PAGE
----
As we discuss in our Safety Guide, Your swim ability is one of the major factors in how far you should push your exploration. We do recommend knowing your swimming ability if you want to push further out to sea and explore the more remote reefs.
We always consider the one-third rule to be safe. That is knowing how far you can comfortably swim in one effort, and never venturing more than one-third of that distance. This might take a bit of re-acquaintance in a pool before you leave to see just how far you can swim and use this as a basis.
Now Snorkeling is not the same as swimming and while gently floating around the bay or reef you may cover many times this distance. This is fine but you should remain at all times within one-third of an exit point. This is, in case, for some reason you do need to get out quickly. The one-third portion accounts for any change in circumstance such as current or rougher conditions. It gives you a BIG comfort zone.
It is also more often than not more than enough. If you can manage 400m at a pool (8x50m or 16x25m pools) then you can venture over 130m away from the exit point, that is plenty for most sites and 400m is a very modest amount to swim in one go, especially taking it easy.
Essentially knowing your limits and staying well within them.
We said in our beginner section to not bother with fins. They are an unnecessary distraction. But once you have had a snorkel or two then upgrading to fins is a definite plus.
The ability to move around exploring the reef with almost no effort other than a gentle kick is well worthwhile. This also replaces the need for any Arm stroke which reduces splashing and is less likely to startle or scare sea life away. Instead, you cruise in silently and unannounced. They really transform the experience from swimming with a snorkel to real snorkeling and being at one with the ocean.
They are also seriously useful if you want to start diving under the surface, which we will take a look at now.
The only way to get down and take a closer look at the sea life is to submerge yourself headfirst and dive down under the waves. Once down you are now in a completely different world. freed from the confines of Gravity you are free to explore the undersea world with all the freedom of a fish, well nearly. Until of course, you run out of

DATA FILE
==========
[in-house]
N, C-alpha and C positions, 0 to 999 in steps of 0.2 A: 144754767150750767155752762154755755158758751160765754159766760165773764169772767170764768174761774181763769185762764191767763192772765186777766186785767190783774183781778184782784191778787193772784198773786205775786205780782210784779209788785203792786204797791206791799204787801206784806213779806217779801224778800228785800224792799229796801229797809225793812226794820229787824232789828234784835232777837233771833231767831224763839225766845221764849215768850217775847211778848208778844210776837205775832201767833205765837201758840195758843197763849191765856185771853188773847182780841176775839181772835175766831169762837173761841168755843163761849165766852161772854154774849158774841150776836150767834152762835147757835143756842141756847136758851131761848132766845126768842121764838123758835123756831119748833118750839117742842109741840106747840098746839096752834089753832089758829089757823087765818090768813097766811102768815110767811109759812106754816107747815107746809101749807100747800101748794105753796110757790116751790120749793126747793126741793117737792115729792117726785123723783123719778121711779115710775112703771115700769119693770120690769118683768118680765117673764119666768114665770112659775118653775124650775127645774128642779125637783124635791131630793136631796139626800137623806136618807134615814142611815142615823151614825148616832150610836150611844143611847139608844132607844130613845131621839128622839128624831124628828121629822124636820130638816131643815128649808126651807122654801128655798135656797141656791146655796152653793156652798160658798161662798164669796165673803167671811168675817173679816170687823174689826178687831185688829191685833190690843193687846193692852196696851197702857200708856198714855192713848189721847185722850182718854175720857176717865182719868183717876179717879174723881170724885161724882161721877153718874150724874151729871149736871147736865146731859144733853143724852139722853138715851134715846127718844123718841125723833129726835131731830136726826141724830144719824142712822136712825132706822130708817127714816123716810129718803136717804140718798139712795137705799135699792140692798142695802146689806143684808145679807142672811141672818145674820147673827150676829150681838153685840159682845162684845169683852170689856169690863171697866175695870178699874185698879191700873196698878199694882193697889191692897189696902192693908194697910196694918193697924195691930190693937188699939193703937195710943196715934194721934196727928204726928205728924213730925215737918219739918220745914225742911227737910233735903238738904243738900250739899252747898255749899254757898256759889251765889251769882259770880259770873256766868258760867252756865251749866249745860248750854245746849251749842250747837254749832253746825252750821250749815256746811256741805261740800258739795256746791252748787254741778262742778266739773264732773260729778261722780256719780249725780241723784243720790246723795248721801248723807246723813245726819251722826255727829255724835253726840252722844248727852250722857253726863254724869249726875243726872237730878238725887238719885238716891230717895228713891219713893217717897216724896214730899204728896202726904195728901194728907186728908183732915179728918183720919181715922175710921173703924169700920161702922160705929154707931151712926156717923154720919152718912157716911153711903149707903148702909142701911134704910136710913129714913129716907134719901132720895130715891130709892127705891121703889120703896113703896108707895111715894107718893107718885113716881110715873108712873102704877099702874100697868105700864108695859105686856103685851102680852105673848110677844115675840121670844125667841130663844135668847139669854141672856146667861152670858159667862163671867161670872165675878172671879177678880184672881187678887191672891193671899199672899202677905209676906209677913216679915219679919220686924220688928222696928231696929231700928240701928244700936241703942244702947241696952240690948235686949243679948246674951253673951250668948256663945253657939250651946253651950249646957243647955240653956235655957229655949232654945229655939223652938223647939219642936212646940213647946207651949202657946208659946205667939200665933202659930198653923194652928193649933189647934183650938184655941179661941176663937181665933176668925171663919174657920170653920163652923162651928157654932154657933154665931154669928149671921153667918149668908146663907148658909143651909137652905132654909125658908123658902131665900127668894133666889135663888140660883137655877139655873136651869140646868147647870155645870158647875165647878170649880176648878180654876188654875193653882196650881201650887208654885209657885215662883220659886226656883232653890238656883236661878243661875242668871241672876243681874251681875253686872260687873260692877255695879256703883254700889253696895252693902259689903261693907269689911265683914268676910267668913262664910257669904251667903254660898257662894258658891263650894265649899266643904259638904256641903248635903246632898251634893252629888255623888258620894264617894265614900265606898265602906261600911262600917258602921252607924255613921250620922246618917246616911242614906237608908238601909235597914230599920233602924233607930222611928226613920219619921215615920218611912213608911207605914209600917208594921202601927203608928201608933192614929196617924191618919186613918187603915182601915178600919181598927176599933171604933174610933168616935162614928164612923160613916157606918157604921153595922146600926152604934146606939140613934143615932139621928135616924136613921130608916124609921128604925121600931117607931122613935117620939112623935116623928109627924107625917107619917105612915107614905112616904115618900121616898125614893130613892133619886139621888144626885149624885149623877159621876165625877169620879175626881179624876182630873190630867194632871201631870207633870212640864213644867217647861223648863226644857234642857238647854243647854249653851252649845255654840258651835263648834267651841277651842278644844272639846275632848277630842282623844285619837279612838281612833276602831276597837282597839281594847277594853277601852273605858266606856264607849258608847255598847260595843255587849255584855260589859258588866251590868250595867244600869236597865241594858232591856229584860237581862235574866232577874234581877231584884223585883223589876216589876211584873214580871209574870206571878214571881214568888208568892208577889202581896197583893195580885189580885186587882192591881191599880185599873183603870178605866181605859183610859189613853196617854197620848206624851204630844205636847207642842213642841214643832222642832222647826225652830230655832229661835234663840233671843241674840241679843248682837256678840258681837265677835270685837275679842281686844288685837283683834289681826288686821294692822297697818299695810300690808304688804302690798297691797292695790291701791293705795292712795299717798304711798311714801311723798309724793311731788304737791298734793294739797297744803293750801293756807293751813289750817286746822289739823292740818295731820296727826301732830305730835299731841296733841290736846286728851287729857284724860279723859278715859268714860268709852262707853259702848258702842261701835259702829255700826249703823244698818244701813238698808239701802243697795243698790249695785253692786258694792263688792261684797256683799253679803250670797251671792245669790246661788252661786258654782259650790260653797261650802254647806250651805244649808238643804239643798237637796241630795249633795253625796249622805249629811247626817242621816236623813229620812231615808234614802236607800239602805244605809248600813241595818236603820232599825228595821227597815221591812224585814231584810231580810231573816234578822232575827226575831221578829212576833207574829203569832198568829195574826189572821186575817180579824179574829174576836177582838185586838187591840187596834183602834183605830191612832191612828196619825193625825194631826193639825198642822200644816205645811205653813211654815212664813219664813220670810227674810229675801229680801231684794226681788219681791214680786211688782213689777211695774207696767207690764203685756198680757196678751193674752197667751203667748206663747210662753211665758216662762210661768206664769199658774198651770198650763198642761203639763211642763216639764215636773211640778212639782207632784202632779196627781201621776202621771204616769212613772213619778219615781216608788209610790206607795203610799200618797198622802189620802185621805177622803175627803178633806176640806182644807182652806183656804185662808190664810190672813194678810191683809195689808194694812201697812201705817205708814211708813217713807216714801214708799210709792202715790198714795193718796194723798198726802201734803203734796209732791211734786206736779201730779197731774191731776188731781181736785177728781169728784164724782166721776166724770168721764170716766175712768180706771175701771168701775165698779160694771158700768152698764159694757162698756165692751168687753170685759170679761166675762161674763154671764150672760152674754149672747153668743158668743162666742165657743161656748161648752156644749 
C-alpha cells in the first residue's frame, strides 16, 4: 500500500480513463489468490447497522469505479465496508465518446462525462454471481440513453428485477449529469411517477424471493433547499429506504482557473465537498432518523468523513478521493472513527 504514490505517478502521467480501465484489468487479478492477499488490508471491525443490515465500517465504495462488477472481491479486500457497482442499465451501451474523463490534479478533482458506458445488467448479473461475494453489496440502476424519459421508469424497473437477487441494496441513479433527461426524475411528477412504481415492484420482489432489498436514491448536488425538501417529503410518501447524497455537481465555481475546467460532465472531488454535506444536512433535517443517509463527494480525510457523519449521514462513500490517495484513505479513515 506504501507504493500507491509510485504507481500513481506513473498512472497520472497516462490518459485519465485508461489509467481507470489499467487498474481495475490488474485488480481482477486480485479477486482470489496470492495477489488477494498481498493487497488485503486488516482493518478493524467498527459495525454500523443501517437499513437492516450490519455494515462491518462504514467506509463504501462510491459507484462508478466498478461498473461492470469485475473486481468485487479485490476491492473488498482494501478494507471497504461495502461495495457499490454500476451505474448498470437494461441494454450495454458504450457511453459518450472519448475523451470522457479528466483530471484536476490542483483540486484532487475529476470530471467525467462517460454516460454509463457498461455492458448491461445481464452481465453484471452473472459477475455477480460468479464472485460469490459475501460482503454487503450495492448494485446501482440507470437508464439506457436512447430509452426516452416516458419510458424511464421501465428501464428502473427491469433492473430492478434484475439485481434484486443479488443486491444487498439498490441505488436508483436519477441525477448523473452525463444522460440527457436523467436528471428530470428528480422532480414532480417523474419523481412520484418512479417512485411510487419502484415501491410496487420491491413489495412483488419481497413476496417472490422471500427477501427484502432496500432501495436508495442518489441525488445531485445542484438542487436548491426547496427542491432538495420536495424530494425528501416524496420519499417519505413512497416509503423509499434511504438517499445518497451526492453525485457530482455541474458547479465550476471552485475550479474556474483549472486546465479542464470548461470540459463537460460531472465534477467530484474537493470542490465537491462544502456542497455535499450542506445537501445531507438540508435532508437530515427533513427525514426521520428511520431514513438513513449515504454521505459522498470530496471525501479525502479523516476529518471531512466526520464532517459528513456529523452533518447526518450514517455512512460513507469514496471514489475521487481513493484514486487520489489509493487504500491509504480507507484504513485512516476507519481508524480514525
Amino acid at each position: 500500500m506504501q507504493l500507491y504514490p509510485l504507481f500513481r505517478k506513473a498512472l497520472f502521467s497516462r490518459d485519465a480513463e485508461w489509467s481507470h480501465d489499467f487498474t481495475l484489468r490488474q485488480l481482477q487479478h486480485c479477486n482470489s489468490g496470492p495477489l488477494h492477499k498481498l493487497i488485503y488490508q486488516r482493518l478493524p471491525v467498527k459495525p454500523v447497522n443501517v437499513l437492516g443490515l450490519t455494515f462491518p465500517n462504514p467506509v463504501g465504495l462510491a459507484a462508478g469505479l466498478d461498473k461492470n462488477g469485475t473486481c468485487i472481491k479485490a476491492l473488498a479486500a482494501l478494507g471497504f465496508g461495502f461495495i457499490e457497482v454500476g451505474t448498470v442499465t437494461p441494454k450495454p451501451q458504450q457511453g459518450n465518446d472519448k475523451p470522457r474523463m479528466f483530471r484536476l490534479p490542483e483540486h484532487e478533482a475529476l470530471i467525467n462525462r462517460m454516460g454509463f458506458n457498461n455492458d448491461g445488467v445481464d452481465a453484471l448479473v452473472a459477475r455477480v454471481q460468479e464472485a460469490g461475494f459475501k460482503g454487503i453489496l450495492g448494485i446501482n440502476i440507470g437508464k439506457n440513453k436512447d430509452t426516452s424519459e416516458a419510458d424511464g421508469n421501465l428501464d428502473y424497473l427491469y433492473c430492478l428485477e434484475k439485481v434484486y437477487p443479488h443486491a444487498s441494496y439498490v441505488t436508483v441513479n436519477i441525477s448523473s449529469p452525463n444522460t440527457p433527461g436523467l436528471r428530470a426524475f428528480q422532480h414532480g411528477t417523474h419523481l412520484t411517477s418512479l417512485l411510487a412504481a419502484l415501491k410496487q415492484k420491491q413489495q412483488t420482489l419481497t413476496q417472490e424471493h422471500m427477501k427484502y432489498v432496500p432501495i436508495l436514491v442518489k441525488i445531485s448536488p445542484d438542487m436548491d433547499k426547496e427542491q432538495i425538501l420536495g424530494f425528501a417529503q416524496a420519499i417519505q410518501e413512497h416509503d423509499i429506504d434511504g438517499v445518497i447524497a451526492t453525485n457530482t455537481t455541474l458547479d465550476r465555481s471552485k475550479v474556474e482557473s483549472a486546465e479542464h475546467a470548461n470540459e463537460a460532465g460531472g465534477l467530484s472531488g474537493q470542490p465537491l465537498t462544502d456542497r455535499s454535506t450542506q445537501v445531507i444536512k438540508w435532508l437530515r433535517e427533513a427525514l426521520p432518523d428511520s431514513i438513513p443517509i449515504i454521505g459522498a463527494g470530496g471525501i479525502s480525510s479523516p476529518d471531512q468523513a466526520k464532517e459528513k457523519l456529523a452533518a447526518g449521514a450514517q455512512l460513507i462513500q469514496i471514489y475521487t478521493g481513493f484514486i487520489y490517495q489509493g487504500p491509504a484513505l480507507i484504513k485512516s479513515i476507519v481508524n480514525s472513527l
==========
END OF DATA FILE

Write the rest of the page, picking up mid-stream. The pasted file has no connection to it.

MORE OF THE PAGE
The Technique is easy enough but takes a little courage the first few times. Essentially you invert your entire body so you are vertical in the water but with your feet at the top and head at the bottom. That way the weight of your body will force you down. Breathing out part of your breath helps reduce buoyancy and with s strong pull from the arms you are into the “upside-down”
The first thing you will notice is how clear everything has become. The surface layer is often cloudy and murky and obscures the view slightly, once under this layer visibility is vastly improved. However, it will not be long before you need to resurface as you run out of
If you venture past 2-3 feet you will begin to notice the effects of water pressure. Your mask will be pressed firmly against your face and you will begin to feel pressure in your ears, as you go deeper this ear pressure will become painful, and soon it will be unbearable. At this point, you will need to equalize. This is done by pinching your nose and breathing against this. This increases the pressure on the inside of your ears and equalizing the pressure and relieving any pain.
By now you are getting to pretty advanced Free Dive Techniques and there are safety implications of your actions and some more formal training may be appropriate. PADI offers a host of Free Diving Courses you may enjoy and benefit from.
Heading Further Out
As you get more confident in the water you may want to head further out. To outlying reefs that are inaccessible to beginners. This is perfectly acceptable but